Newspaper Page Text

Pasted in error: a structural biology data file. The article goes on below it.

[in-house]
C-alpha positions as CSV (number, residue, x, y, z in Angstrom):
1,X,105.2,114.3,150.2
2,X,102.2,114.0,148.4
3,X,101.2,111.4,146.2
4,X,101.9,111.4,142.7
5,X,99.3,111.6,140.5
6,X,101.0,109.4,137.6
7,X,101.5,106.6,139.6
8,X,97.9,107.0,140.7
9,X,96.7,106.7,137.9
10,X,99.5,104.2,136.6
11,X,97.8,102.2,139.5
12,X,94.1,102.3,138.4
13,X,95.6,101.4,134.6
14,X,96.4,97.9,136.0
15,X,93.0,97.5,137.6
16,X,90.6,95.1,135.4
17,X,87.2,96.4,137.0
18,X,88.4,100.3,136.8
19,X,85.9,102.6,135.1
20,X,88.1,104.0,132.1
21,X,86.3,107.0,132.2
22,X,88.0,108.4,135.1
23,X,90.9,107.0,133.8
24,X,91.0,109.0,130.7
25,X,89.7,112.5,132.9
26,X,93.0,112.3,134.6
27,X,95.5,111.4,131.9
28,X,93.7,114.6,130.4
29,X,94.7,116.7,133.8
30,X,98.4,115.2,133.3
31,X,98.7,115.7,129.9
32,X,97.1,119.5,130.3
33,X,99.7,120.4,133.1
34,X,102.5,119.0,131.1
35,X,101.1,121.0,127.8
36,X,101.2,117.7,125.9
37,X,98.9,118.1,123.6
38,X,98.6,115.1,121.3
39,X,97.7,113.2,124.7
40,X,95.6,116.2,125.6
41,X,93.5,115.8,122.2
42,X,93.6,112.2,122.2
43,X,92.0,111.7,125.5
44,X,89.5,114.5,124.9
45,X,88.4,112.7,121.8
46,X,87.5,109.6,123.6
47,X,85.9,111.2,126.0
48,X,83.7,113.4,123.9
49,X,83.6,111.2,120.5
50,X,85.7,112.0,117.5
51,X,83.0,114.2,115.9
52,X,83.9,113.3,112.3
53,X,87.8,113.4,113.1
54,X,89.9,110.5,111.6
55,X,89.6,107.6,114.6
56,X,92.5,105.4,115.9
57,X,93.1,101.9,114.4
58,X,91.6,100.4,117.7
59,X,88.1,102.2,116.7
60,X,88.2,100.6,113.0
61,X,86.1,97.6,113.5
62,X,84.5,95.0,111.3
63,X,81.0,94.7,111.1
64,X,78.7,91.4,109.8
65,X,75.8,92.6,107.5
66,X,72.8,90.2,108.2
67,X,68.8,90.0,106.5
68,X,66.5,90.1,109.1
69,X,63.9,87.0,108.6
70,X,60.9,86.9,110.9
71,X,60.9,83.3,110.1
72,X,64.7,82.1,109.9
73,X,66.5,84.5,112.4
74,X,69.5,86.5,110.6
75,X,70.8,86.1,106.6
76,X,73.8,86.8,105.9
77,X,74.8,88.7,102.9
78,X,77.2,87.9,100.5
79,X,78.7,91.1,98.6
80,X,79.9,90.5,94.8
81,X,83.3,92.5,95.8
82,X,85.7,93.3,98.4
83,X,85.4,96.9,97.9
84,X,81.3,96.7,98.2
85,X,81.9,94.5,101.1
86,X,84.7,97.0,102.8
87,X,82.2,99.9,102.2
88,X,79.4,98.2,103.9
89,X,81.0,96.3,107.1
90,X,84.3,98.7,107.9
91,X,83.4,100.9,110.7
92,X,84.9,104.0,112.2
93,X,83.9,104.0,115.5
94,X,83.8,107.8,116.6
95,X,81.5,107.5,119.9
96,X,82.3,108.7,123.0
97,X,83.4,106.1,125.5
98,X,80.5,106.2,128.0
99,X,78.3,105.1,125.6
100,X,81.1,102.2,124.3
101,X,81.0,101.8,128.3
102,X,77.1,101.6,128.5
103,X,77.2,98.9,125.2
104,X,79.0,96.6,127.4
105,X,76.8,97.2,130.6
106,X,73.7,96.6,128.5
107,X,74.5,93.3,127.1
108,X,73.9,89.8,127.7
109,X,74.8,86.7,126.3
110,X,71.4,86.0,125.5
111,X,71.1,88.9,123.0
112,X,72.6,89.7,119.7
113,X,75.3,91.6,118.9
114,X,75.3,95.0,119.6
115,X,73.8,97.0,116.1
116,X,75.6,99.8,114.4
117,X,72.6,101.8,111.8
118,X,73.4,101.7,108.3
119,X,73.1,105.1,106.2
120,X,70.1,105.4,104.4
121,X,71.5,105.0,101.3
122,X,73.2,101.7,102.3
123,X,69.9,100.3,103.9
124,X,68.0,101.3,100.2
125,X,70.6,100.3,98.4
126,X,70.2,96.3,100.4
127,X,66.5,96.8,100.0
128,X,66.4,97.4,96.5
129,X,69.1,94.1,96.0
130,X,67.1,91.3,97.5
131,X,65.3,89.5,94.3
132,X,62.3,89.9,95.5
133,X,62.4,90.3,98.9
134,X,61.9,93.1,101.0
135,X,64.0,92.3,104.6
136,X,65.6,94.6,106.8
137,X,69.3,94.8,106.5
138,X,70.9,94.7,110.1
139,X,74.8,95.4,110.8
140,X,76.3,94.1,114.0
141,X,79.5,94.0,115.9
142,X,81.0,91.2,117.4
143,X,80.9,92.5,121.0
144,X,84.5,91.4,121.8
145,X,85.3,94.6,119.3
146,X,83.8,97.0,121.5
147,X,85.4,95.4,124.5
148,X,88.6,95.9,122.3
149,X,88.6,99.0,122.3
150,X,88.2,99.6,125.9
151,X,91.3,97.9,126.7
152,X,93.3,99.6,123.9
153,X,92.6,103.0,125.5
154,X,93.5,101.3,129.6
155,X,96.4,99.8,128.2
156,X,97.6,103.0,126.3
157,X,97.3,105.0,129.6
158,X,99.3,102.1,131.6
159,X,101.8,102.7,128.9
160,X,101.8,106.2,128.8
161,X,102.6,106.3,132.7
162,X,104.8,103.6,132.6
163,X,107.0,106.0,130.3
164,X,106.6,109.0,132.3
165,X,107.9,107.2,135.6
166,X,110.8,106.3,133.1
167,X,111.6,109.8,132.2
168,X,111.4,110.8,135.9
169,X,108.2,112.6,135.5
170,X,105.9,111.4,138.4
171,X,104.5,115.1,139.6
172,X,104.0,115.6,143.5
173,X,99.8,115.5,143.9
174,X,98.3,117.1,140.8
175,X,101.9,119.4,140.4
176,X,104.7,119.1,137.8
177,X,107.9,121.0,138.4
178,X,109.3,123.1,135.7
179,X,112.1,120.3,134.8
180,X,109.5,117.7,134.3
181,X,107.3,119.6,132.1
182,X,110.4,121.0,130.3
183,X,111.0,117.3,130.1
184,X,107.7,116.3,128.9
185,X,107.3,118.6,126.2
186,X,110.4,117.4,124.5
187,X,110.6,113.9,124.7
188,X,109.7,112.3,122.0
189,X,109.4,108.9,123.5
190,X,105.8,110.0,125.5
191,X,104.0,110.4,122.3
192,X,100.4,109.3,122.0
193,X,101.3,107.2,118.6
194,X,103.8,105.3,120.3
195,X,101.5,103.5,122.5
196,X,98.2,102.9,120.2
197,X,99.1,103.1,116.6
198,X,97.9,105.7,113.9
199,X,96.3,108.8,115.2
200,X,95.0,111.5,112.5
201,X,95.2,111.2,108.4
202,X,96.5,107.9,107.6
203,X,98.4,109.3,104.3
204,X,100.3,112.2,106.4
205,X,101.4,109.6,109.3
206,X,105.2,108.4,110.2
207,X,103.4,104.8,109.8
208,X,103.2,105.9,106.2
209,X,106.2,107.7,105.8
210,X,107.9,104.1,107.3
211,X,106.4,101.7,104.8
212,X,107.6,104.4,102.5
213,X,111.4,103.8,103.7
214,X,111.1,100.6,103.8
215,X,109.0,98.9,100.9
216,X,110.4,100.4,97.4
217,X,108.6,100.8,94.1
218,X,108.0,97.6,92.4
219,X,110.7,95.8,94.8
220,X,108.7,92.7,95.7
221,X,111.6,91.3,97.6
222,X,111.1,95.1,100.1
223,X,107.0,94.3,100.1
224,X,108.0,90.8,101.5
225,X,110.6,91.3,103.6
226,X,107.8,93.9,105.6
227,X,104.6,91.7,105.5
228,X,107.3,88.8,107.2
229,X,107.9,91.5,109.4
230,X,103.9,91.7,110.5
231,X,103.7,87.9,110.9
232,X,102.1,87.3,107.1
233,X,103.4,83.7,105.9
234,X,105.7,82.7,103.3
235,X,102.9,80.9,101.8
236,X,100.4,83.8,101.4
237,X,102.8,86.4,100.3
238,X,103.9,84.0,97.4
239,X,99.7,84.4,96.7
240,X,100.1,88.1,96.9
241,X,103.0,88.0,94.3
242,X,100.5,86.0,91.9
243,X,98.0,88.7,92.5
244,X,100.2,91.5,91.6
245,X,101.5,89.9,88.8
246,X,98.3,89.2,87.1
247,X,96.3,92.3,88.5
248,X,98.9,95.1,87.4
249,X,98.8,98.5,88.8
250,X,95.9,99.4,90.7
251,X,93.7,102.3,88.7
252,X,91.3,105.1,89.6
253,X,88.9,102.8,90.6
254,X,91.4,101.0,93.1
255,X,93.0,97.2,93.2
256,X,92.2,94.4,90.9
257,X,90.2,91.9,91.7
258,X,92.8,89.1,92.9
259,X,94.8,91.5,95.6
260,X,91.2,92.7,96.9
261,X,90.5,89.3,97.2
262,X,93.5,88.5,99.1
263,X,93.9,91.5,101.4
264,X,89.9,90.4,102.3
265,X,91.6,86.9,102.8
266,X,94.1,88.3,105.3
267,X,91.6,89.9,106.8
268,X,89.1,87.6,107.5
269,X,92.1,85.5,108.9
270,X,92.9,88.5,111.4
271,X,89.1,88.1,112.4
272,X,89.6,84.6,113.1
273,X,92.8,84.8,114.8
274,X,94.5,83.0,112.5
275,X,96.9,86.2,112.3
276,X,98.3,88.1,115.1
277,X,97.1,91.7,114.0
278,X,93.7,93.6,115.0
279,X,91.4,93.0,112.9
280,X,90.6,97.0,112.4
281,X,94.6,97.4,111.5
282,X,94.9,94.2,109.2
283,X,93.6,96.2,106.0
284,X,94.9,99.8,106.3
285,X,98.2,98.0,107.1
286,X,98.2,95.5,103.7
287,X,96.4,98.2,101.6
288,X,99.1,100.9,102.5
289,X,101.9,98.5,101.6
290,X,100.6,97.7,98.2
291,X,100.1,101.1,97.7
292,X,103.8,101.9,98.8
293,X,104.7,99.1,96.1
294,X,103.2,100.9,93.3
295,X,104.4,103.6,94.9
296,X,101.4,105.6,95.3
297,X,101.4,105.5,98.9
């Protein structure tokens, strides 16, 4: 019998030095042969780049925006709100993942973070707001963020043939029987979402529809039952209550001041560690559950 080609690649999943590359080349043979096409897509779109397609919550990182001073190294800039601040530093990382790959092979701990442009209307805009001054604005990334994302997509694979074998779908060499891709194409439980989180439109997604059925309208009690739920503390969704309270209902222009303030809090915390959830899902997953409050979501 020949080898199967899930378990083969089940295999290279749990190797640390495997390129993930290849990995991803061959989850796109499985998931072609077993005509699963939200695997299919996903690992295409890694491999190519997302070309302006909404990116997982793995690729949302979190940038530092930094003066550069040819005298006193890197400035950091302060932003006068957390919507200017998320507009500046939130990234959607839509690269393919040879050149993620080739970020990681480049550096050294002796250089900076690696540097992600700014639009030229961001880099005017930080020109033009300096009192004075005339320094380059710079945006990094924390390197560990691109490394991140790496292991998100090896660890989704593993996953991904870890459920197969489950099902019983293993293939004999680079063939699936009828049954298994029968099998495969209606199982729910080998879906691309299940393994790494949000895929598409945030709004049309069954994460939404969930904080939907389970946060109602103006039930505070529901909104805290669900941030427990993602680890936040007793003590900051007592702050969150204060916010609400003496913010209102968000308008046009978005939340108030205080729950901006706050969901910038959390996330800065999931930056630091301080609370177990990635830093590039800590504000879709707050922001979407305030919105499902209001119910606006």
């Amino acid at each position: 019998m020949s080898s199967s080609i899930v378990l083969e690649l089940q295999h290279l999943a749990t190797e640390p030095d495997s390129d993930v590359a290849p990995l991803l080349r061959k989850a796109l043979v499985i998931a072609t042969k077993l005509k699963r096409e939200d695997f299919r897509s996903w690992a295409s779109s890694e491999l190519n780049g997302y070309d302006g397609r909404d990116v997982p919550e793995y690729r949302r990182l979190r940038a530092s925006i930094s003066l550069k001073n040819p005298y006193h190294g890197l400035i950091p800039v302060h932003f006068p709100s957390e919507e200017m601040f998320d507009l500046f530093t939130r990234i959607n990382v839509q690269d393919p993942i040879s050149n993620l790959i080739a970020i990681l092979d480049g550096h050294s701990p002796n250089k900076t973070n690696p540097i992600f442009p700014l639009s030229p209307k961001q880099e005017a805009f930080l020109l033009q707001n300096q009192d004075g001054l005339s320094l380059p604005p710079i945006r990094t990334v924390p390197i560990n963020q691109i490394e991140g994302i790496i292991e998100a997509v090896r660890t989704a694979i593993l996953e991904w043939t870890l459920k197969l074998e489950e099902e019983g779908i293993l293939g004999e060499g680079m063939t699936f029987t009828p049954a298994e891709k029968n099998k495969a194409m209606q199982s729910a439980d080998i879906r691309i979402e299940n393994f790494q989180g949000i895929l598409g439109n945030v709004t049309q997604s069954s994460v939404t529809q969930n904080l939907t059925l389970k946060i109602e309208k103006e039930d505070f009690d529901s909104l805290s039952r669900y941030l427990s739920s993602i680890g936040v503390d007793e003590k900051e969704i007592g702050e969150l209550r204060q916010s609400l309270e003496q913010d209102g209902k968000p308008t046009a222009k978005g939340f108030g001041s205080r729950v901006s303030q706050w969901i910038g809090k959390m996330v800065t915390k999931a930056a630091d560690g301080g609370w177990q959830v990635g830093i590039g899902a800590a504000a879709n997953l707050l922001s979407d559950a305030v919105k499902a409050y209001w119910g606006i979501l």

Is A Word That Means Much To The Depositor Our Banking Methods Give To Our Depositors That Security to Which Every Depositor is Entitled AT THE CLOSE OF BUSINESS OCTOBER 27th, 1917 WE HAD A RESERVE OF 38 PER CENT IN CASH AND EXCHANGE AM • ‘ * OUNTING TO.$247,791.36 RESERVE REQUIRED BY LAW 20 PER CENT, OR. 133^70.29 I • _ MAKING 18 PER CENT IN EXCESS OF AMOUNT REQUIRED BY LAW, OR..'..$114,570.07 IN ADDITION TO THE ABOVE WE HAVE A SECONDARY RESERVE CON SISTING OF GOVERNMENT, STATE, MUNICIPAL AND HIGH GRADE INDUSTRIAL SECURITIES AMOUNTING TO 42 PER CENT, OR.$280,459.57 MAKING A TOTAL FIRST AND SECOND RESERVE OF 80 PER CENT, OR $528,250.93 THE FIRST BANK OF CORDOVA — SECURITY SERVICE SATISFACTION — 1 Territorial Depositary • United States Depositary For Postal Savings Funds City Depositary I _ '——— ■ Gen. W. P. Richardson, President of the Alaska Board of Road Com missioners, who has received orders to report to the Adjutant General at Washington City for temporary <}uty on account of the exegencies of war, Saturday gave out an open letter to the people of Alaska. The letter fol lows: • The close of the season of* road work in Alaska for 1917 brings with it a change in conditions and future outlook, and gives propriety to this letter. This is due in a measure to the existing state of war, but aside from this fact, there were al ready indications of a coming change. Most notable was the Inclination of the Secretary of War, during the past winter, to have the work transfered In the near future to some other de partment, largely on account of the persistant opposition from certain quarters in the past to the depart ment’s efforts, unless—as set forth by the Secretary of War in letters to the Committee Chairman, after the pre sent appropriation had been lost upon a point of order on the floor of the House,—Congress should enact some more specific law, authorizing the submission of proper estimate which would not be subject to the “point of order.” The Secretary gave support and ap proval to the existing appropriation of f500.000.00 for the fiscal year 1918 " and thiB, with numerous and urgent representations from commercial bod ies and residents of the Territory as to the need of the appropriation, and with the assistance of Delegate Sul zer, who arrived in Washington be fore final action, procured tlje re-in sertion of the item in the Army Bill by the Senate Committee, and its sub sequent passage by Congress. The ap propriation, was made available foi two years and it was understood that the same araa to be used for the com pletfon. as far as possible, of work un- i der construction, and for the malnten- ] ance of roads already built. , Approximately $150,000,00 of this sum will be carried over for field work next season, and an additional i estimate of $100,000.00, ail of that , could be asked for under the circum stances, has been submitted for the i next fiscal year to meet the increas ed cost of labor and supplies. Thus with the Federal appropriations and j the amount expected from the "Alas ka Fund,” together with the Forestry and Territorial funds, there will be a vallahle for the season of 1918—if not as much as could be desired for expenditure to meet the many needs —yetj a fairly good working fund, and the work will go forward as us ual. Recent changes in the organization of the Board embrace ^he appoint ment as Engineer Officer, of Captain William H. Waugh of the Bureau of j Public Roads, Department of Agricul ture; and the appointment as Secre tary and Disbursing Officer, of Capt. John Zug, Engineer Officer's Re serve Corps, long associated with the Commission in different capacities. The work will fall into competant hands, and the distribution of the furi&s expected to be available has already been agreed upon as far as practicable, and following out the previous policy of the Board, to deal equitably with all sections. It is hoped that certain" amend ments may be made at the next ses sion of the Legislature to the exist ing Territorial Act for Roard Con struction, to make the same more ef fective; and It will be fortunate If the sentiment of the Territory and of the Legislature shall recognize the advantage of co-operation with Fed eral agencies concerned in this work, or else the Territory may find itself In the position of having all Federal aid withdrawn. It has already fallen to me on more than one occasion to defend the Territory before a commit tee of Congress for its past attitude in this respect. In case the local roads should pass generally under control of the Terri torial organization, as they must do in time, that organization should seek the co-operation and support of the Forestry Bureau, and of the Bureau of Public Roads, Agricultural Depart % nent, and should utilize as far as Is iractieable any existing organization >f trained men of the Territory. In taking leave of this work—to vhlch I may not return by reason of he need of my services elsewhere— md o* Alaska at thlf) time, after twen ; y years of close association with Its j leople, which association has farrled much affectionate sentiment on my jart. I wish to say. In no spirit of m;i ice or resentment, that the Board bf Road Commissioners and myself, per tonally have, unfortunately, not al ways received the united support that thould have been given us In this work in order to have produced the maximum of benefit to the Territory; largely on account of wilful misrepre sentation, and a lack of understanding on the part of many people, of the dif ficulties that confront the Board In the matter of obtaining funds, as well as the cost of construction and main tenance of roads In Alaska. The Board needs no defense of its work. I speak with no egotism, but rather with an intimate knowledge and understanding of facts, when 1 say that the results obtained or the money expended so far are a charac ter to challenge any analysis or com parison, and no credit to the energy and faithfulness of the superinten dents, assistants, and employes of the Board in the field in various parts of the Territory. In case I should have the good for tune to return to Alaska. I shall do so with an eager pleasure, but In case I do not I shall hope to see this Impor tant work, now but fairly begun, go forward, and I shall not fail to give encouragement and support to it on every occasion that may arise where I can do so. W. P. RICHARDSON. President of the Board. -« LABOR LEADERS TO STUDY MODERN LANGUAGES LONDON, Oct. 31. — A course In modern languages is being urged at Central Labor College as a result of the difficulties experienced by the delegates to the recent Inter-allted So clallst conference In understanding one another. The ability to write and speak French, German and Italian wtl! be of great value to the labor leadei pf the future, it is agreed. DEPARTMENT OF THE INTERIOR. United State* Land Office, Juneau, Alaska. August 25, 1917. Notice is hereby given that Nets Hawkinson. of Cordova, Alaska, has filed application under the provisions of Sections 2306-2306, R. S., as as signee of J^el W. Ilevern, to make entry of the lands embraced in U. S. surveys 1216 and 1217, situate on the north shore of Miles Glacier Lake and on the west side of the Copper River & Northwestern Railway at Mile 50. Lat. 60 degrees 41 minutes 24 seconds N., Longitude 144 degrees 45 minutes W., and latitude 60 degrees 42 minutes 00 seconds N.. Longitude 144 degrees 45 minutes W., and more particularly described as follows, to-wlt: Beginning at M. C. No. 1 on Miles Glacier Lake, whence U. S. L. M. SAH NH bears S. 38 degrees 05 minutes W. 4.41 chs, thence W to Cor. No. 2 6.18 chs, thence S. 28.97 chs to Cor. No. 3. M. C. on Miles Glacier Lake, thence meandering N. 56 degrees 30 minutes E., 6.93 chs; No. 27 degrees 50 minutes E., 4.72 chs; N. 5 degrees 63 minutes E... 5.12 chs; N. 8 degrees 21 minutes W., 16.06 cha., to M. C. No. 1, the place of beginning, contain ing an area of 19.84 acres, Mag. Var. 29 degrees 15 minutes E., and known as U. 8. Survey 1216. Beginning at Cor. No. 1, whence U. S. L. M. SAH-NH bears S. 2 degrees 31 minutes W. 36.14 chs., thence N. 15.08 cha. to Co. No. 2, thence W. 4.81 cha. STURT UP (By Associated Press) DILX0N, Mont.. Nov. t—High pri ces of silver may cause the resumption of operations in a number of aban doned silver properties in this sec tion. In the vicinity of Argentine, min ing men say are many that would prove profitable under the present pricae. in the old days this was one of tb*- largest silver-producing dis tricts in the stain The slag dump from an old silver smelter is being shipped for resmelt ing. R is said the returns from this are high in silver with a small per centage of gold. to Cor. No. x thence S. 15.08 chs. to. Cor. No. 4, thence E. 4.82 chs. to Cor. No. 1, the place of beginning, contain ing an area of 7.27 acres. Mag. Van. 29 degrees 45 minutes E., and known as U. S. Surrey 1217. C. B. WALKER. Register First publication. Sept. 4, 1917. Last publioatlon. Nov. 14. 1917. -* Times Whnt Ads Bring Results To be prosperous YOU must ad vertise; Itaform the public just what merchandise you have for sale, and the respective merits of said goods. The Daily Times is the medium em ployed by all successful merchants In Cordova—How about YOU? — . .•einnmu.umm.. I The I t :: I Northern j I*or tha Int Brand* of WINES LIQUORS i: t AND | CIGARS f Call at the I POPULAR CORMER :: X First Avenue and C Street Mt. »efM>eeeeeeeeiMee>iMMeeeMeB»iBe« \ -THE- I | DAILY TIMES | : |,fleaches Every Resident of j Cordova(j and the Copper I j River Vafly—A Real Live ! Wire Newspaper, ; : IT PAYS TO ADVERTISE : • • i eeeeeeeeeeeeeeeeeeeeeeaeaaeaeBeeBeaneM * . I Aunty Keating's Opposite city Bakery. FIRE! A resident of Cordova had a small fire in hi* house the other ' day. It was -xtingulshed by the family at a loss of $150.00. The j next day he insured through us. The cost of his insurance lor three yeuis was less than his loss at this trifling fire. Are you, Mr. Property Owner, going to wait until you have had a fire before protecting yourself from h>esT Any person wishing to build can secure a fine residential or business lot in Cordova from us on exceptionally liberal terms. Five hundred lots listed. REAL ESTATE INSURANCE ABSTRACTS SURETY BONDS CORDOVA ABSTRACT and REALTY COMPANY ROOM 1, ADAMS BUILDING.